Rife with dark emotions and twisted fantasies, Moshfegh's psychological thriller is the sinister account of the reclusive Eileen, whose prospects for escape from her abysmal life take a turn for the worse when a friendship with a coworker spirals into obsession." --Oprah.com
Eileen swaddles the reader in its dark and sinister mood. Moshfegh's brilliant storytelling builds an almost sadistic level of suspense, so that you can't help but lean in and listen to the narrator, however despicable and repulsive her confession becomes. --Sarah Hollenbeck, co-owner of Women Children First bookstore, Chicago
Eileen is a singular read, dark and funny and full of oft-queasy truths, ones that may at first seem strange and disturbing, but then are not so far away from our own internal thoughts. Eileen is quiet, awkward and lonely. Atmospheric, cinematic, and deliciously uncomfortably heartwarmingly pathetic in the best of ways. --Melinda Powers, Bookshop Santa Cruz
Tempting plot machinations aside, you should be reading Moshfegh because she writes incredible sentences, the kind that build and build to create a warped momentum you can t brake. They create a harsh, blackly humorous world, like Mary Gaitskill, but less grave and with more jokes. - "Gawker" Like The Woman Upstairs and Notes on a Scandal, Eileen turns on the symbiotic relationship between love and hate, hope and delusion, and for the reader repulsion and absolute absorption. --New York Magazine
The climax of Eileen is bizarre, creepy and oddly satisfying. This novel does not fit neatly into a single genre. Its protagonist is unlikable but fascinating, and ultimately sympathetic. It is a masterly psychological drama that lingers, with a disquieting effect, in the reader's mind. --Newsday
The attention that is now greeting Moshfegh s first novel is not undeserved. Eileen is a remarkable piece of writing, always dark and surprising, sometimes ugly and occasionally hilarious. Its first-person narrator is one of the strangest, most messed-up, most pathetic and yet, in her own inimitable way, endearing misfits I ve encountered in fiction. Trust me, you have never read anything remotely like Eileen. --Washington Post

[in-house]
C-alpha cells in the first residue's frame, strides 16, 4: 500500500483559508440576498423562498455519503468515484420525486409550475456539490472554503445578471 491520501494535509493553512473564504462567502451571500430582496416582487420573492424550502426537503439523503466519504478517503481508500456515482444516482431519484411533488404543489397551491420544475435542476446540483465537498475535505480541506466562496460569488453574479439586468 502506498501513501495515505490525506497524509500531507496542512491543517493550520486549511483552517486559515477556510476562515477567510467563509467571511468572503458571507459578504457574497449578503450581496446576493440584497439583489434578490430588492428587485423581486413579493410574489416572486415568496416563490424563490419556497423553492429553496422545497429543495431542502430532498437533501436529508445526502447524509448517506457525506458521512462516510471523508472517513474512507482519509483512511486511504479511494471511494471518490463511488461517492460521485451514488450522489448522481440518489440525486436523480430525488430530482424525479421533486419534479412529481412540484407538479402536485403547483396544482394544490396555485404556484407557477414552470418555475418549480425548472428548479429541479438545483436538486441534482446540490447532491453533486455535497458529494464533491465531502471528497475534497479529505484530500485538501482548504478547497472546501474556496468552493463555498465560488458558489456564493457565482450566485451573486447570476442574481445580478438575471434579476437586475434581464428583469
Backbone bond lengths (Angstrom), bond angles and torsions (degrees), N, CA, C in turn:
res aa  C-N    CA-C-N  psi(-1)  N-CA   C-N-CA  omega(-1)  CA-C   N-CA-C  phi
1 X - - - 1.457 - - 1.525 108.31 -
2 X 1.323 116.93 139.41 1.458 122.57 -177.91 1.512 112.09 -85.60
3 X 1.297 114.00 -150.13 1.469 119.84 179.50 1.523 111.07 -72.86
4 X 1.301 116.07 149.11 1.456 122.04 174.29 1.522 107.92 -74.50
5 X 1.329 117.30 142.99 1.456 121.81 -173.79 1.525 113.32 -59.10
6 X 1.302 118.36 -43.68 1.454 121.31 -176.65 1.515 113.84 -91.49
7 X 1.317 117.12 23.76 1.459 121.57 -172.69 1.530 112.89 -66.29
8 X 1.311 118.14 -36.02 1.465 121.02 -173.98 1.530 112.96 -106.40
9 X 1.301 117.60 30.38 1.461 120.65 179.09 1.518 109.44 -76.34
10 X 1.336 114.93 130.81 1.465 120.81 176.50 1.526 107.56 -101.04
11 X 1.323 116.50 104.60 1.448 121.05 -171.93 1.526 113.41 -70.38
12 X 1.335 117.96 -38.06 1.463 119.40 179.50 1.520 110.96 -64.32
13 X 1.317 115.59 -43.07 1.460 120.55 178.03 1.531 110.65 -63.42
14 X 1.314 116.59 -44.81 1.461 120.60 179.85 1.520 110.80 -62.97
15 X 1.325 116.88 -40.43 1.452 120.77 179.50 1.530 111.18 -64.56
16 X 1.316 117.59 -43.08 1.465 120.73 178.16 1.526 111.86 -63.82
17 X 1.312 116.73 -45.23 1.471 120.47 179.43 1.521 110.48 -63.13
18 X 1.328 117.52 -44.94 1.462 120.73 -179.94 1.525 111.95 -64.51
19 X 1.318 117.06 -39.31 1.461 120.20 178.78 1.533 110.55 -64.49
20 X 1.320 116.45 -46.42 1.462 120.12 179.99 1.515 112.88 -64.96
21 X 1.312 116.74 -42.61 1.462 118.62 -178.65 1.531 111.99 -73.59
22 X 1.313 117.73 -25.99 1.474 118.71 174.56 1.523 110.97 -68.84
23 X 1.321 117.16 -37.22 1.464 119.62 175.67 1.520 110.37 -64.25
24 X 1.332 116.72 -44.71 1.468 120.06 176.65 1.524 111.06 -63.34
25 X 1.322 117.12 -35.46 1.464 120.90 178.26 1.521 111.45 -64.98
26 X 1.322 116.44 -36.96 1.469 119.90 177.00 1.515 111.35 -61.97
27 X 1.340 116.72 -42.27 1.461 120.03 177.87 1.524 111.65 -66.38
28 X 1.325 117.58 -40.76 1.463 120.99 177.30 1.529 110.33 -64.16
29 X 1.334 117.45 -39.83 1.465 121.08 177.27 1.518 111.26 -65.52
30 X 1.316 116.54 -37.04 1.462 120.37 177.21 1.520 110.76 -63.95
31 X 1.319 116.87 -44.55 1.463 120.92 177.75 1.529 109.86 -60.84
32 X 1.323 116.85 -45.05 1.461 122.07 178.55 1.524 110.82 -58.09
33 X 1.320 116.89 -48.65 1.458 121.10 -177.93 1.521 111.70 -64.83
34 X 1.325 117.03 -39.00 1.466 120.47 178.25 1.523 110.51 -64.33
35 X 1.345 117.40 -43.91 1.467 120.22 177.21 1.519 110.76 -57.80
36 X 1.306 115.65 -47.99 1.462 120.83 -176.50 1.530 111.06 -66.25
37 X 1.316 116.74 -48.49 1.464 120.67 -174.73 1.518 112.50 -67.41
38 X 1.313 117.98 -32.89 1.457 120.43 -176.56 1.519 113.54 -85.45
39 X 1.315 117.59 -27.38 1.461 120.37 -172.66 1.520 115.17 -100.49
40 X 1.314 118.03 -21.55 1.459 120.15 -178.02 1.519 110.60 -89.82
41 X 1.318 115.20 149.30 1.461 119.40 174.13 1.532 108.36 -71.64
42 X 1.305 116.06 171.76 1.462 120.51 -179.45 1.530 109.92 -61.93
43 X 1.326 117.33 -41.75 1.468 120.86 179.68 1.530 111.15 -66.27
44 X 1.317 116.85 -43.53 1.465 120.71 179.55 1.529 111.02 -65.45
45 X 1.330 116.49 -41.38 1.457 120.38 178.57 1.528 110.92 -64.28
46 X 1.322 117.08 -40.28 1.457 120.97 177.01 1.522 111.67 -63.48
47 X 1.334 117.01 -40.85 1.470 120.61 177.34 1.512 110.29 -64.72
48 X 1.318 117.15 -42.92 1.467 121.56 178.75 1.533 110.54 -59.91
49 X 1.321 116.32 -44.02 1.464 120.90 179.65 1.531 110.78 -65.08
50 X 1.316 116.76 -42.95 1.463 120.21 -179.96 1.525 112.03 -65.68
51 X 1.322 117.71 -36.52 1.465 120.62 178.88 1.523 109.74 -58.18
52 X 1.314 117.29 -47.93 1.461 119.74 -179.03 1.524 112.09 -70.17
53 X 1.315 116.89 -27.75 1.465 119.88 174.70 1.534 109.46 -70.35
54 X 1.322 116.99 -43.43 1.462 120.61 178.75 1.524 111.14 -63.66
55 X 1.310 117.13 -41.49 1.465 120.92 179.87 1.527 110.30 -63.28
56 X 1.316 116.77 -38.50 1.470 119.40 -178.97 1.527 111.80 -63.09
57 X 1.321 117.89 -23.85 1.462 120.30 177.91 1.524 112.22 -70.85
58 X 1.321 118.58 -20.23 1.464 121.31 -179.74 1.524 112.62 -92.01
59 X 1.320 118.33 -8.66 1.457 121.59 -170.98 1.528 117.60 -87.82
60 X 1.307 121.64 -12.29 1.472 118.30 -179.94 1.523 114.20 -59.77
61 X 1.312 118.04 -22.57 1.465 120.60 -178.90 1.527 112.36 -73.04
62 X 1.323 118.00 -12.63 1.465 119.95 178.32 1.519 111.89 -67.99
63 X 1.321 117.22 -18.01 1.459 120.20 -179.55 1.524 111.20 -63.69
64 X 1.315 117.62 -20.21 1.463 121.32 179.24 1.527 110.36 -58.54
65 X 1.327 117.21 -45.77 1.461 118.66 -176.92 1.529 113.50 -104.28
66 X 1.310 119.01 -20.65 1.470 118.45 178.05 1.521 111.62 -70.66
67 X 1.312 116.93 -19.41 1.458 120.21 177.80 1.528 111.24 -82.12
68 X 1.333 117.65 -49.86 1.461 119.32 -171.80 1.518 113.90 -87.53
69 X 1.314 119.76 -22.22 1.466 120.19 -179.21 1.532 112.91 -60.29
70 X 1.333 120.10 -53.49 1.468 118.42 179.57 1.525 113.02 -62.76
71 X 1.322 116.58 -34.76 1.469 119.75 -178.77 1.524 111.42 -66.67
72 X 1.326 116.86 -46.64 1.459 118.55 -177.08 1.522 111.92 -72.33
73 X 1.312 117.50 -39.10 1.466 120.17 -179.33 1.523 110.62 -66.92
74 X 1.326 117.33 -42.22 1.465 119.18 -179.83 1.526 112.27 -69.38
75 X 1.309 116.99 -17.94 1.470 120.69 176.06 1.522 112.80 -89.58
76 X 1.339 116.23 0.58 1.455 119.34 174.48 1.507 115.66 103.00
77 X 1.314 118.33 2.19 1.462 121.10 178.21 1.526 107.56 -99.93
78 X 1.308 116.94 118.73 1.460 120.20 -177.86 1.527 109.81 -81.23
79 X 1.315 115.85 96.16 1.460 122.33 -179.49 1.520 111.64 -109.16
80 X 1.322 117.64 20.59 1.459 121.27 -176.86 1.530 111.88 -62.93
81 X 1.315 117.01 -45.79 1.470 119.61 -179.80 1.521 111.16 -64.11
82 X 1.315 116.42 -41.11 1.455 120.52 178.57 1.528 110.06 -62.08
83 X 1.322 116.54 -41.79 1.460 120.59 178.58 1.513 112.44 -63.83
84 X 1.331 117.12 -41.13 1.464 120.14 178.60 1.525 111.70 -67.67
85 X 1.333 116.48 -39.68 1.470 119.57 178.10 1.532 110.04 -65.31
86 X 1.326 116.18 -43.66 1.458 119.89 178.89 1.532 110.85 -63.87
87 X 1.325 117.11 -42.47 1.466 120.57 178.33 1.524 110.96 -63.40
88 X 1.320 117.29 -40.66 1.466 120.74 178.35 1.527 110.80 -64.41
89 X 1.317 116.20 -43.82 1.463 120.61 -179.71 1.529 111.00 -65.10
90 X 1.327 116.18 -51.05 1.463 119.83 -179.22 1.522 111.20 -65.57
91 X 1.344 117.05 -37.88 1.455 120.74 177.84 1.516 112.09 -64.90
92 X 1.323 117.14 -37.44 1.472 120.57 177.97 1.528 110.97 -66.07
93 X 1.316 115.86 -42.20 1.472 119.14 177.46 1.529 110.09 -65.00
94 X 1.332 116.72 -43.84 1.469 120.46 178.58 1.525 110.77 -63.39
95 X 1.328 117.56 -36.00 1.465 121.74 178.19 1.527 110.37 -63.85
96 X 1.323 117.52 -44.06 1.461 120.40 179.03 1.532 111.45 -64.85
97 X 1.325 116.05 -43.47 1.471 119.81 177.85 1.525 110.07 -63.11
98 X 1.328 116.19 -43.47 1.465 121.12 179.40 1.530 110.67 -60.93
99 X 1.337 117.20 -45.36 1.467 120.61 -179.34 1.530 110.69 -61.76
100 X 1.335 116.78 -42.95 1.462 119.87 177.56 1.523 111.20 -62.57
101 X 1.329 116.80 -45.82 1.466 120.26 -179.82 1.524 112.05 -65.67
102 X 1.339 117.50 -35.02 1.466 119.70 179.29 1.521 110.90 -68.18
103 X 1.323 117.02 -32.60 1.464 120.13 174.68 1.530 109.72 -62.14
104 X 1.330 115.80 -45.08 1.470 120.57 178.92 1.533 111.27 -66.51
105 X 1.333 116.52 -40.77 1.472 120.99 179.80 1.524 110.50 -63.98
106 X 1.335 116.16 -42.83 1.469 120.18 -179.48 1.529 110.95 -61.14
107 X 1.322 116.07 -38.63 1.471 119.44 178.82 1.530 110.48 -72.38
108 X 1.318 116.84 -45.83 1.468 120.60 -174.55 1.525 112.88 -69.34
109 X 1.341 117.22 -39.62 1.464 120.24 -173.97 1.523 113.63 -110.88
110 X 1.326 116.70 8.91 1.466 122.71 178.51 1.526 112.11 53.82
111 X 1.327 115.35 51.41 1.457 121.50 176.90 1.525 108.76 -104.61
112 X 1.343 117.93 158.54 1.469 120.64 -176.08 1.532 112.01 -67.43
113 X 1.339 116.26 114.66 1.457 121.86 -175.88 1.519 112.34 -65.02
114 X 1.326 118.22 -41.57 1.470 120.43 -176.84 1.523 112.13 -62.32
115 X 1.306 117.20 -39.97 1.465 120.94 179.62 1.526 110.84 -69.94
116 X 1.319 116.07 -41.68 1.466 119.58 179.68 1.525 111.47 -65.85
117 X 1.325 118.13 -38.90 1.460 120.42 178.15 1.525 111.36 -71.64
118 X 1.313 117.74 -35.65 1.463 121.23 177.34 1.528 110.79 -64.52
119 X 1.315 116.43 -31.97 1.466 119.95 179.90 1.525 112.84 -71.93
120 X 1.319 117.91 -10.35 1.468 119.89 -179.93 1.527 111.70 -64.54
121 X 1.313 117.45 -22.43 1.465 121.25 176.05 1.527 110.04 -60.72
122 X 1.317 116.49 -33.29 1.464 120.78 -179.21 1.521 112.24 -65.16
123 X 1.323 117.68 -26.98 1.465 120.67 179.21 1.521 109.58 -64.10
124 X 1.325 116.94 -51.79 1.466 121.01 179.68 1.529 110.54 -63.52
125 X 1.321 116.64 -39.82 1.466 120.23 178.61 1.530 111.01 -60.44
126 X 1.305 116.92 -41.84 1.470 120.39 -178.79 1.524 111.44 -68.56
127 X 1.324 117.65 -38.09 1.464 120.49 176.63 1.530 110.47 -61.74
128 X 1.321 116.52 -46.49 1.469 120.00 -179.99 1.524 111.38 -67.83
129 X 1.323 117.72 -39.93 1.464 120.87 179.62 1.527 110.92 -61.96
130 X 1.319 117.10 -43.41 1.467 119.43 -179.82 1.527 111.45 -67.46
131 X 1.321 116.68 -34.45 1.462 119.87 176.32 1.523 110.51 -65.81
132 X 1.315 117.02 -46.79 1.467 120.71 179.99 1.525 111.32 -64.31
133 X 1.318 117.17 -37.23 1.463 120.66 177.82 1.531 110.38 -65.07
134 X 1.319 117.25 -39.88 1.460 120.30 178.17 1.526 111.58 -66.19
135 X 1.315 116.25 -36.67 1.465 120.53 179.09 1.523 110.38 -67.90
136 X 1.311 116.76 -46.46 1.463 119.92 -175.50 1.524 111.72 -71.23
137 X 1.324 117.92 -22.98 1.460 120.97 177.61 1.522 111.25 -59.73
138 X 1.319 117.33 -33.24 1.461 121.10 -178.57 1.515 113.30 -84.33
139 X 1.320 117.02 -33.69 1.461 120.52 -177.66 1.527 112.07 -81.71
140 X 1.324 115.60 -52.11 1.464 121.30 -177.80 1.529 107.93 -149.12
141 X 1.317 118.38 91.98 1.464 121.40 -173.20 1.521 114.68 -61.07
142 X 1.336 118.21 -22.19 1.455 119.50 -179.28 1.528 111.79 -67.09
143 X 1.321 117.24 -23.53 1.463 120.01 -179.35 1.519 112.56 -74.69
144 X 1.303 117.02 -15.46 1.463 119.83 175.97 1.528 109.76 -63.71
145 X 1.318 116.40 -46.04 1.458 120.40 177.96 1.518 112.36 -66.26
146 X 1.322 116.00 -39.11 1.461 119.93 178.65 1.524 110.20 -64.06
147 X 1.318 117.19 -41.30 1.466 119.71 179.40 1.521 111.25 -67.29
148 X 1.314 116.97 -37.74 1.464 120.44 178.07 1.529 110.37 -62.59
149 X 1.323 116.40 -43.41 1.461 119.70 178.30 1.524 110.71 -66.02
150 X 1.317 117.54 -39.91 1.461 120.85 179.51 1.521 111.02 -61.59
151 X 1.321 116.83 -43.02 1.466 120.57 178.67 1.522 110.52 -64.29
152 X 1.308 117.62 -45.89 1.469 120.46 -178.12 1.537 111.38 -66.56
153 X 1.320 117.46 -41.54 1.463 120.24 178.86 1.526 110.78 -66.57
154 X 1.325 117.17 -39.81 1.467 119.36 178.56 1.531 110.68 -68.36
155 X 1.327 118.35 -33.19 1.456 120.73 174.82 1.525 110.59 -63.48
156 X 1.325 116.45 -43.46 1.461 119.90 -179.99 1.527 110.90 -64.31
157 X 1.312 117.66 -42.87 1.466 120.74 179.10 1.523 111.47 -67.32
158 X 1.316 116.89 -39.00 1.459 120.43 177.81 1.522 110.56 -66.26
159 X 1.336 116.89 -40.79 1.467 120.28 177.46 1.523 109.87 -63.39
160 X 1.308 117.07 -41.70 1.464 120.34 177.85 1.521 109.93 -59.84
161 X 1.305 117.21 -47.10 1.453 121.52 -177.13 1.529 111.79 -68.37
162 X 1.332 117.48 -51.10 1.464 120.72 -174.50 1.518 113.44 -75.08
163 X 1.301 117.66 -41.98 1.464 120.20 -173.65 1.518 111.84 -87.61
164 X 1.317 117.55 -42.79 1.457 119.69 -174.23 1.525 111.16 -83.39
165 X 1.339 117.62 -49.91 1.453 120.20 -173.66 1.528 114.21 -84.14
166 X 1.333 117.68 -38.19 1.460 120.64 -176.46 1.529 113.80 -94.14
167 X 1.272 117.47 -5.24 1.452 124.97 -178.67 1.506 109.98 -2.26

Eileen is anything but generic. Eileen is as vivid and human as they come . . . Moshfegh writes beautiful sentences. One after the other they unwind playful, shocking, wise, morbid, witty, searingly sharp. The -beginning of this novel is so impressive, so controlled yet whimsical, fresh and thrilling, you feel she can do anything . . . There is that wonderful tension between wanting to slow down and bathe in the language and imagery, and the impulse to race to see what happens, how it happens. --The New York Times Book Review
Literary psychological suspense at its best. --Booklist (starred review)
A woman recalls her mysterious escape from home in this taut, controlled noir about broken families and their proximity to violence . The narrative masterfully taunts. The release, when it comes, registers a genuine shock. And Moshfegh has such a fine command of language and her character that you can miss just how inside out Eileen's life becomes in the course of the novel, the way the "loud, rabid inner circuitry of my mind" overtakes her. Is she inhumane or self-empowered? Deeply unreliable or justifiably jaded? Moshfegh keeps all options on the table . A shadowy and superbly told story of how inner turmoil morphs into outer chaos. --Kirkus Reviews (starred review)
Ottessa Moshfeghis a fiction writer fromBoston. She was awarded the Plimpton Prize for herstories in "The Paris Review" and granted a creative writingfellowship from the National Endowment for the Arts.She is currently a Wallace Stegner fellow at Stanford."